by E. Morris Sider and Luke Keefer, eds.
Christians who are involved in the cross-cultural communication of the faith to nonbelievers have a particular problem with war.
Evangel Publishing House, P.O. Box 189, Nappanee, IN 46550-0189, 2002, 279 pages, $14.95.
— Reviewed by Richard V. Pierard, Gordon College, Wenham, Mass.
Christians who are involved in the cross-cultural communication of the faith to nonbelievers have a particular problem with war. We are trying to save lives—that is, lead people to the redemption and hope of eternal life through faith in Christ—and because of this, war flies in the face of everything we stand for. It destroys lives and deprives people of the opportunity for redemption. Although we as evangelicals have largely accepted the view of Western culture that war is a necessary evil and the positive outcome of a “just war” against evildoers in the long run outweighs the immediate destruction of lives and damage to property that is inherent in warfare, this is not the only alternative open to us. Peace is a central theme of the New Testament and the followers of Christ are commanded to be peacemakers, not warmongers. Thus, A Peace Reader provides many useful resources to assist in carrying out the vital task of being apostles of peace and shalom.
It contains thirty-two essays and documents, most of which have been published elsewhere but often in places not easy for the average reader to locate. The readings discuss peace on a variety of levels—relations between nations and within nations, tensions within families and congregations, and the treatment of criminals, the poor, racial minorities, immigrants and other marginalized people. The discussions draw upon themes from the Scriptures, Christian theology and church history, and many suggest practical applications for peacemaking. Although a majority of the contributors are identified with historic peace churches, many are not. But all the essays are from individuals who pursue peace from a Christian perspective. The book also includes a number of first-person stories of peacemaking and some Christian reflections on the tragic events of September 11, 2001. At the end is a helpful fifteen-page bibliography on peace and peacemaking that parallels the structure of the book itself.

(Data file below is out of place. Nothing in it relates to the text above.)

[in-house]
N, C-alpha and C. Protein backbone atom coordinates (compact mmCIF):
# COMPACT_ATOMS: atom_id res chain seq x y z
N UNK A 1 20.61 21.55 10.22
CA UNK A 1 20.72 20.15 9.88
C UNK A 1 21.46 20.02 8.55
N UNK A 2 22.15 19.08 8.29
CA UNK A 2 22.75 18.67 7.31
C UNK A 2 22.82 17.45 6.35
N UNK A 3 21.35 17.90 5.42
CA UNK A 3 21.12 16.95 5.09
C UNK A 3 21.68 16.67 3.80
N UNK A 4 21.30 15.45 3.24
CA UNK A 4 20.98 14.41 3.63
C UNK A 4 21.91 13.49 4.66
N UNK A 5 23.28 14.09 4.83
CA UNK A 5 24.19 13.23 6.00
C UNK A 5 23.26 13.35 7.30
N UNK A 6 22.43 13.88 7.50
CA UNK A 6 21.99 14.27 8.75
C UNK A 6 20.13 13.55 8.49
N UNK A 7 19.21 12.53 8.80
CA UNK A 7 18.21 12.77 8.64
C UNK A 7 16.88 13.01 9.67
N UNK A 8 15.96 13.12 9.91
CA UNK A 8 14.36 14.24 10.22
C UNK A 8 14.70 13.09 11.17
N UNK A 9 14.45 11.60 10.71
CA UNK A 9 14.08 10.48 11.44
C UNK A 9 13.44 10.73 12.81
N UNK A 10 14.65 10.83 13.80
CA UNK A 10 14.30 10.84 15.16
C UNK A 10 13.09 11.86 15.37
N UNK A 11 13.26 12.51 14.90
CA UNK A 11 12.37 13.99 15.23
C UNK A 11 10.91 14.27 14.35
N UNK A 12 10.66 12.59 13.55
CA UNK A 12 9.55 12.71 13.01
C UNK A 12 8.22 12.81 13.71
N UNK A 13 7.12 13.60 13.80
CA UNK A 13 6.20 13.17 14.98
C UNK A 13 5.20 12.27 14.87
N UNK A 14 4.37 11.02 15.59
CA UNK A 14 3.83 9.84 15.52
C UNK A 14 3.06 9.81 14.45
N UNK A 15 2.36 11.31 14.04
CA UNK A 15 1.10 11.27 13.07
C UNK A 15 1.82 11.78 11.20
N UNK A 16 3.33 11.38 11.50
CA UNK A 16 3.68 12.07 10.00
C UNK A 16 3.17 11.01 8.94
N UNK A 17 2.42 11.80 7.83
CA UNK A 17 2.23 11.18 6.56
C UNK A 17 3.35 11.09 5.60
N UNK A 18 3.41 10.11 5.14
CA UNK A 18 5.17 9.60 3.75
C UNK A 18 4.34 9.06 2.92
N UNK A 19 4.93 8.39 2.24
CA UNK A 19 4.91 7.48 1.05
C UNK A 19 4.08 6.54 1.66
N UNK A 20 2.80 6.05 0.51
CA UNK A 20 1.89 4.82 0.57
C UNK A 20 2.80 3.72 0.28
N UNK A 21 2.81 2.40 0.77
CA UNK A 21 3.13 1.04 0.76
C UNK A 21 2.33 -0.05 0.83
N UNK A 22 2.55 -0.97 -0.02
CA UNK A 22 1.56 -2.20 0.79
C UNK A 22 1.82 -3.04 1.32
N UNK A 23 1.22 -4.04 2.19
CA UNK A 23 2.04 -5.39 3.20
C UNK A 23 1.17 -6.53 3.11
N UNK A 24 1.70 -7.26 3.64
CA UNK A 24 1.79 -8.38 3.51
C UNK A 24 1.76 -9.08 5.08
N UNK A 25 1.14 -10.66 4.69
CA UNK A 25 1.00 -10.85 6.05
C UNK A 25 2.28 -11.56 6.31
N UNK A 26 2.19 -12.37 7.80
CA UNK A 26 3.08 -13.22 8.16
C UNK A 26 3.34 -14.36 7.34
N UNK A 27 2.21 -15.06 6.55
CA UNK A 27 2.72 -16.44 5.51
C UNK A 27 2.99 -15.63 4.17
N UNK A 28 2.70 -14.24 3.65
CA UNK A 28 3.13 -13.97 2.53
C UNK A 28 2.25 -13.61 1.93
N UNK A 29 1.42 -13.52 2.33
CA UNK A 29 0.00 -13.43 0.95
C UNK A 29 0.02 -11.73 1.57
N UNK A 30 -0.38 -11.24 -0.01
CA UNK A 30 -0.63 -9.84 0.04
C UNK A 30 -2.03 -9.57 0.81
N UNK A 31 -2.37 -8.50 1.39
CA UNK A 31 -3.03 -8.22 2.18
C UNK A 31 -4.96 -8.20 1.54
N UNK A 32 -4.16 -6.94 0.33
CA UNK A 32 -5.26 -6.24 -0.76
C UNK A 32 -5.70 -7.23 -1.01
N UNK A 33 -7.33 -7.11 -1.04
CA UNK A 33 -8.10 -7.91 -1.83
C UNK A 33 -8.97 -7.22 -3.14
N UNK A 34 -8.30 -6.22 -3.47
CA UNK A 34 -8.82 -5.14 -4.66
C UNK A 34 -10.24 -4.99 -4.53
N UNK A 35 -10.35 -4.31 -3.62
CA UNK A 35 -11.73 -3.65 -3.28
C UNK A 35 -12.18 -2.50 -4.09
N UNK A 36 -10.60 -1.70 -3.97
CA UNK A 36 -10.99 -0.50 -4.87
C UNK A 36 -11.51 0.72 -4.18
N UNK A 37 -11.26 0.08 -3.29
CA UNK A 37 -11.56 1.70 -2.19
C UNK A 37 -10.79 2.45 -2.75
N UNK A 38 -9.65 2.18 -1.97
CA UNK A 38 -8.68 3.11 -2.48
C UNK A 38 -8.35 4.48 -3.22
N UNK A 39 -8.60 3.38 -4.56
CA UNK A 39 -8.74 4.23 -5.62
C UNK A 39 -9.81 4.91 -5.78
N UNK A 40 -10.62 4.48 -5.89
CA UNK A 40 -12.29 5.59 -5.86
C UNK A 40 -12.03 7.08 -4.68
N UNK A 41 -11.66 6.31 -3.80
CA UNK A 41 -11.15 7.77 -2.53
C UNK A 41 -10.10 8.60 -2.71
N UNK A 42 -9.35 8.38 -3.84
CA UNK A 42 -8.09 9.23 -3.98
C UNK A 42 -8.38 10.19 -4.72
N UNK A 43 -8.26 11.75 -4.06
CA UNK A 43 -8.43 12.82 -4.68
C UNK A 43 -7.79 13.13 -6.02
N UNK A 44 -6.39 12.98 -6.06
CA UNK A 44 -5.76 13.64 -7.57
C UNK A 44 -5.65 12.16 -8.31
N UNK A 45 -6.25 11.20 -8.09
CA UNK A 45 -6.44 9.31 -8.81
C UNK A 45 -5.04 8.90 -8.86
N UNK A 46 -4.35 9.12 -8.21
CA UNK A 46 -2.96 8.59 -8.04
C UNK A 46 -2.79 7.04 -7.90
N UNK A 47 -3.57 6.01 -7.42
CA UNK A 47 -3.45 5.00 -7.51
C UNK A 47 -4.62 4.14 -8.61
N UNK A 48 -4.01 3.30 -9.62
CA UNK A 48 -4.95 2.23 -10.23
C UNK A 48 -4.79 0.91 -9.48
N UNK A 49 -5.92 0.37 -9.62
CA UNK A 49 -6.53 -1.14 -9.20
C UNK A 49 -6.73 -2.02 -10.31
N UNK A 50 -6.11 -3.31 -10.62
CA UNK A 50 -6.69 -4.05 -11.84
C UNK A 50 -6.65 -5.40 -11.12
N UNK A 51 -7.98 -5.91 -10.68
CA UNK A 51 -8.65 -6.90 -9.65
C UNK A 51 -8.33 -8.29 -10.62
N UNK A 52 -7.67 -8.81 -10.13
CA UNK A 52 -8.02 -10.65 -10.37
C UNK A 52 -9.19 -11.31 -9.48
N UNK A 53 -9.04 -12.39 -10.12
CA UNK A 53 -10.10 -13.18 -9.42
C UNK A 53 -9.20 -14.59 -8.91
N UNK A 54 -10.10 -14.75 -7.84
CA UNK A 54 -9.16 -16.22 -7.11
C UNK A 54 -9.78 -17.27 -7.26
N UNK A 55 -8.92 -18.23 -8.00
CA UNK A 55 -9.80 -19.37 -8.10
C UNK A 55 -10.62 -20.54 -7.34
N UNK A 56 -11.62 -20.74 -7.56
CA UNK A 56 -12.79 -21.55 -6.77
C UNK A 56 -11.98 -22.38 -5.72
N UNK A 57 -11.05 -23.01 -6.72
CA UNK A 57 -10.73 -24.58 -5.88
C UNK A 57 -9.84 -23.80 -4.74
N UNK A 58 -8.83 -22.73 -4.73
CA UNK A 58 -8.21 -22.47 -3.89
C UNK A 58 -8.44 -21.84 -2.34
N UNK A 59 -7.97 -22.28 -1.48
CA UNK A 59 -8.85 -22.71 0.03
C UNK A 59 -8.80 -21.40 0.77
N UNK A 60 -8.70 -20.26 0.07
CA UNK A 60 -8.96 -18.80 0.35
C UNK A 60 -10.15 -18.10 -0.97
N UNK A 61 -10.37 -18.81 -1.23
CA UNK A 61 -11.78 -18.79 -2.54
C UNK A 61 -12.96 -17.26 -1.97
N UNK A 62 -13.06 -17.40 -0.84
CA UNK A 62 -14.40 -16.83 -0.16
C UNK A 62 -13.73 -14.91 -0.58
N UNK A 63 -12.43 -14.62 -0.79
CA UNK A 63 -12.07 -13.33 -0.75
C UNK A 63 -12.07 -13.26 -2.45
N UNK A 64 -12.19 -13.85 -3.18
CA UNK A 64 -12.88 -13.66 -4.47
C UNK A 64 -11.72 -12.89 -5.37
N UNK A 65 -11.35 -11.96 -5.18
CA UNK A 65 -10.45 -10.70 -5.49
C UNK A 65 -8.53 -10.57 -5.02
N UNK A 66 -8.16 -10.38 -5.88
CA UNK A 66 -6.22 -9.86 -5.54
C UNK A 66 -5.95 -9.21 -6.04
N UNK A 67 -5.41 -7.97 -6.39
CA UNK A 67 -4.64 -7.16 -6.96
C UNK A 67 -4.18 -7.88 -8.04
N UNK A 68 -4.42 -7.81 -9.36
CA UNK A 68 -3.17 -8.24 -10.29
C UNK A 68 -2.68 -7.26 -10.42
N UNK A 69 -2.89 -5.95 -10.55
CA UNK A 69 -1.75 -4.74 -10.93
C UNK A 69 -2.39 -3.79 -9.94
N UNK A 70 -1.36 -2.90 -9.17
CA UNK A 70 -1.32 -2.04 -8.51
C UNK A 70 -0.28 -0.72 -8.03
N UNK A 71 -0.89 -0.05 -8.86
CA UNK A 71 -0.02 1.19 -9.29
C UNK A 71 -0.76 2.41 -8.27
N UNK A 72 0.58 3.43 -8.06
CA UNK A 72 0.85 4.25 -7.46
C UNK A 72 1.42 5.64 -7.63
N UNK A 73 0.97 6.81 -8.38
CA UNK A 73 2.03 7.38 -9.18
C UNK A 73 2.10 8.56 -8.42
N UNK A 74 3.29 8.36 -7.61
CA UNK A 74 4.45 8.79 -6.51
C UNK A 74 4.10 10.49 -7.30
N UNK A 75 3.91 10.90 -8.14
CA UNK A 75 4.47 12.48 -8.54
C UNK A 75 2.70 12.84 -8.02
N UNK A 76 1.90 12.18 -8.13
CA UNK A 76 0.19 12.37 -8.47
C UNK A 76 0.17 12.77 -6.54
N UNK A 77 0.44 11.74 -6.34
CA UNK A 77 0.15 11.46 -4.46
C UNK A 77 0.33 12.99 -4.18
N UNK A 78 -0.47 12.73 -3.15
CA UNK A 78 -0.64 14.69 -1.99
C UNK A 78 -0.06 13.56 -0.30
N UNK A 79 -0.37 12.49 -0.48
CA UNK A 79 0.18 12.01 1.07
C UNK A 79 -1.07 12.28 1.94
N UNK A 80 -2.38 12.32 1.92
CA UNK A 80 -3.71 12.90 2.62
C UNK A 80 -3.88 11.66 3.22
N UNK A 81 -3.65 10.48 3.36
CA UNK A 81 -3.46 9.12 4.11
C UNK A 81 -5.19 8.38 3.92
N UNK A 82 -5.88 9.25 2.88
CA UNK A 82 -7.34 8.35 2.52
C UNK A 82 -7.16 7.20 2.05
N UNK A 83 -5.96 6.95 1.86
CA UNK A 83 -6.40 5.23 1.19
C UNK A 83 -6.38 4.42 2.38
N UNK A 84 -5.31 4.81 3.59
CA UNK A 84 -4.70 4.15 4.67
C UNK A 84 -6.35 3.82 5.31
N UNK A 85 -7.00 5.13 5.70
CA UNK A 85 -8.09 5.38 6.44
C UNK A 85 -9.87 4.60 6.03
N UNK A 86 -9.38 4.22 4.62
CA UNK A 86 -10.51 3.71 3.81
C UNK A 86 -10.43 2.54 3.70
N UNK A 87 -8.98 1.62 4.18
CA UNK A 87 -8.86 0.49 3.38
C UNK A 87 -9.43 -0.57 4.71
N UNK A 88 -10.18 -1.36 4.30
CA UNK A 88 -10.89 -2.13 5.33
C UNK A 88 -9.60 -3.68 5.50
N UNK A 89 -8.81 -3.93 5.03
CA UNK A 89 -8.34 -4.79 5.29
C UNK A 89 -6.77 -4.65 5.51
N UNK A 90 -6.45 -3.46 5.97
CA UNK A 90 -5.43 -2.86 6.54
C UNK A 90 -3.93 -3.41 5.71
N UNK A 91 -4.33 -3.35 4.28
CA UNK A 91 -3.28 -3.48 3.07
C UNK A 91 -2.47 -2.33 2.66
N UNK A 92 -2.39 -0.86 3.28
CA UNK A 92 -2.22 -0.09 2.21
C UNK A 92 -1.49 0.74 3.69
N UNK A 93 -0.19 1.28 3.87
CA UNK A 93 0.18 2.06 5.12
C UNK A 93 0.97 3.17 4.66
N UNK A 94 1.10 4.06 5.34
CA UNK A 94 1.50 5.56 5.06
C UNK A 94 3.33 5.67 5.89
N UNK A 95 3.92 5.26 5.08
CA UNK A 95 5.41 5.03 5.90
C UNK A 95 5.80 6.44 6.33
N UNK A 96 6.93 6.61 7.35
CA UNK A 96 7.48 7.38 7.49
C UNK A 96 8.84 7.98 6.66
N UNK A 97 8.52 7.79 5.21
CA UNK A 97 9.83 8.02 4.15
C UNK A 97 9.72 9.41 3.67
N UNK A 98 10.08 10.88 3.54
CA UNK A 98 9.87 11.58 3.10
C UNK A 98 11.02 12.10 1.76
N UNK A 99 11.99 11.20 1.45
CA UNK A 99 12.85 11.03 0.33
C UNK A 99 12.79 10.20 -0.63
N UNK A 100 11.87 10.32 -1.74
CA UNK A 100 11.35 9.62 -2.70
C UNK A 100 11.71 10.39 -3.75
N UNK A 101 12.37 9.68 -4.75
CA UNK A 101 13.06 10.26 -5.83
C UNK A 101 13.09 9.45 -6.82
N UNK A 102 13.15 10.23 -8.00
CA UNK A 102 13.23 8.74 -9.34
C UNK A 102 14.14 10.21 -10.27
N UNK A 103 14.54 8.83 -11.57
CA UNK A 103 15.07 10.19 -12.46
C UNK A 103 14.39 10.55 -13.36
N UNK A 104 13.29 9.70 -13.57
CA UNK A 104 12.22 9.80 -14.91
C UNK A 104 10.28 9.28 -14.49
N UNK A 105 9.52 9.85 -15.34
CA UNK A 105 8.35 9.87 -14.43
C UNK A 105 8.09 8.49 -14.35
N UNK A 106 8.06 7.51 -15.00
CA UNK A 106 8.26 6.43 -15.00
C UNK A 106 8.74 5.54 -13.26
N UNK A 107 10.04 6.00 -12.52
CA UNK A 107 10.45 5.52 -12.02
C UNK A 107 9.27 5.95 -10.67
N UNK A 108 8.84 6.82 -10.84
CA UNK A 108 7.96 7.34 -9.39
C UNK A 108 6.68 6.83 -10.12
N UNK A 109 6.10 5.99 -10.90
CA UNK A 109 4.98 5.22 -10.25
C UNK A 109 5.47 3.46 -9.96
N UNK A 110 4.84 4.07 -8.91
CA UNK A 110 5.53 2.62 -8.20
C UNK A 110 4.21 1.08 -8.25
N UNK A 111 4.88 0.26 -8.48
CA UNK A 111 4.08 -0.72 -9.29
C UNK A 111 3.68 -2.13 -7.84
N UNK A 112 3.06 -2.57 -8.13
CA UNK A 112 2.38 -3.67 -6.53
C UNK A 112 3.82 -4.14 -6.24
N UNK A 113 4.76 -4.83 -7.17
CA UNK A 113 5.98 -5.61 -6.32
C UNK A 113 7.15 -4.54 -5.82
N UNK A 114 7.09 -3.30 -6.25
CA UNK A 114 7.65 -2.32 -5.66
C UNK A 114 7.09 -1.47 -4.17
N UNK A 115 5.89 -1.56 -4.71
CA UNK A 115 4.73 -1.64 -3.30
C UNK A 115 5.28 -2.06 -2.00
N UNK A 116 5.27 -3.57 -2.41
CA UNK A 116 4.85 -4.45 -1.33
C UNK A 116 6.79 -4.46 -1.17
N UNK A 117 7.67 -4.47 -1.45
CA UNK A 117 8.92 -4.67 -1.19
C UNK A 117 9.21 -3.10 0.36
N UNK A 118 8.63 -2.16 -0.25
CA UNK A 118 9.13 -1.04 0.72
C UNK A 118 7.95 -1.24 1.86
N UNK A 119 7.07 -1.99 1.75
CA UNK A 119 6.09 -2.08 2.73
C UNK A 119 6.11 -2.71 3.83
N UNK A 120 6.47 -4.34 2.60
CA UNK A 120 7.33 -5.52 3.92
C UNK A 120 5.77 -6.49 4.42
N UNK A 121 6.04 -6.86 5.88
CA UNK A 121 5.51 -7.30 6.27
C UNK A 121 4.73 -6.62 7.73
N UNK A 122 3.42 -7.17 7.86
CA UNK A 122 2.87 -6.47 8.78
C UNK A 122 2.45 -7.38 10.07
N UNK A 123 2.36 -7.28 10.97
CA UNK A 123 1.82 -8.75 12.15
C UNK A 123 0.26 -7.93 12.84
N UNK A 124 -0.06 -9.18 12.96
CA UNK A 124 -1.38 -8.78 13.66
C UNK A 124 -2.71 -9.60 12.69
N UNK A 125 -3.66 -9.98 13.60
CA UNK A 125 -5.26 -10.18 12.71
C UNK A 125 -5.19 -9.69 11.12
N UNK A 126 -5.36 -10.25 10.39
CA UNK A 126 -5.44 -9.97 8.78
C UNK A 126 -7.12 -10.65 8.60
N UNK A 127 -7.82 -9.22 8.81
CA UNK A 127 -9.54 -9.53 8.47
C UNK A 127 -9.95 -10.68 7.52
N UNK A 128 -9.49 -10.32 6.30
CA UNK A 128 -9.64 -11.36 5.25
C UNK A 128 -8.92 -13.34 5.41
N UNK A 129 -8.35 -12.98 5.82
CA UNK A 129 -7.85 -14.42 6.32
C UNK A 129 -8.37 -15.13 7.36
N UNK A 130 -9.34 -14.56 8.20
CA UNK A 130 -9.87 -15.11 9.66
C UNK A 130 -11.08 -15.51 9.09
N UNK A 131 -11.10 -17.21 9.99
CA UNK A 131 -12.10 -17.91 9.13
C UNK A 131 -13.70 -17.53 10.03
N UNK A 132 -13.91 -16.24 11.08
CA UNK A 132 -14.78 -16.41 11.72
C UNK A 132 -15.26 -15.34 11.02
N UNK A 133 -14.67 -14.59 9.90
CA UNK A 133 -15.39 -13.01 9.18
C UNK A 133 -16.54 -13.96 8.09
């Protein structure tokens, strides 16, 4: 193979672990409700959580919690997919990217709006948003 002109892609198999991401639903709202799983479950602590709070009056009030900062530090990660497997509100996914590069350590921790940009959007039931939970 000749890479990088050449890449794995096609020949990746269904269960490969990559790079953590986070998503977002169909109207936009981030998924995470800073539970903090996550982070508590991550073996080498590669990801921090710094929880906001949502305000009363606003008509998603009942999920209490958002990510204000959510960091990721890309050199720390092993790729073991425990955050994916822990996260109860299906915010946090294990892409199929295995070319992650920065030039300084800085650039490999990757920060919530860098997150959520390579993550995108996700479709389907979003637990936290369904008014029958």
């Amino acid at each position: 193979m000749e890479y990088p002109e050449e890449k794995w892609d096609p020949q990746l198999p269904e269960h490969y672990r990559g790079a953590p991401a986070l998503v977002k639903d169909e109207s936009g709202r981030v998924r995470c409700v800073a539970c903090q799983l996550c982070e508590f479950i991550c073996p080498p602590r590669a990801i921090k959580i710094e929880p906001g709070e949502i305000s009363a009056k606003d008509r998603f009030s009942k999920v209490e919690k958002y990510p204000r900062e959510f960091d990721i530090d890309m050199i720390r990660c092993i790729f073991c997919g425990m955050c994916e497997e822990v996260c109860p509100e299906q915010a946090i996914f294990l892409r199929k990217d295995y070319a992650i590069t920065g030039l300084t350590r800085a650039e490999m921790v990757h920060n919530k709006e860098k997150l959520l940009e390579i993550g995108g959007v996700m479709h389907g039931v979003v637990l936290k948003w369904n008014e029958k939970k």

Particularly noteworthy are the essays by Howard Loewen and Duane Friesen that question just war theory, John Zercher’s explanation of why the American (or any other national) flag does not belong in the church sanctuary, Robert Clouse’s concise account of the peace tradition in the history of the church, and the reflections on September 11 that suggest a different response than the President’s declaration of a “war” on terror. Also included is the hard-to-find satirical essay by Mark Twain entitled “The War Prayer.”
The book can be quite useful as a resource for church study groups on contemporary issues, but individual readers will profit from it as well. It raises issues that threaten our comfort zones, but it forces us to reconsider the demands which God makes on us as believers in Christ.
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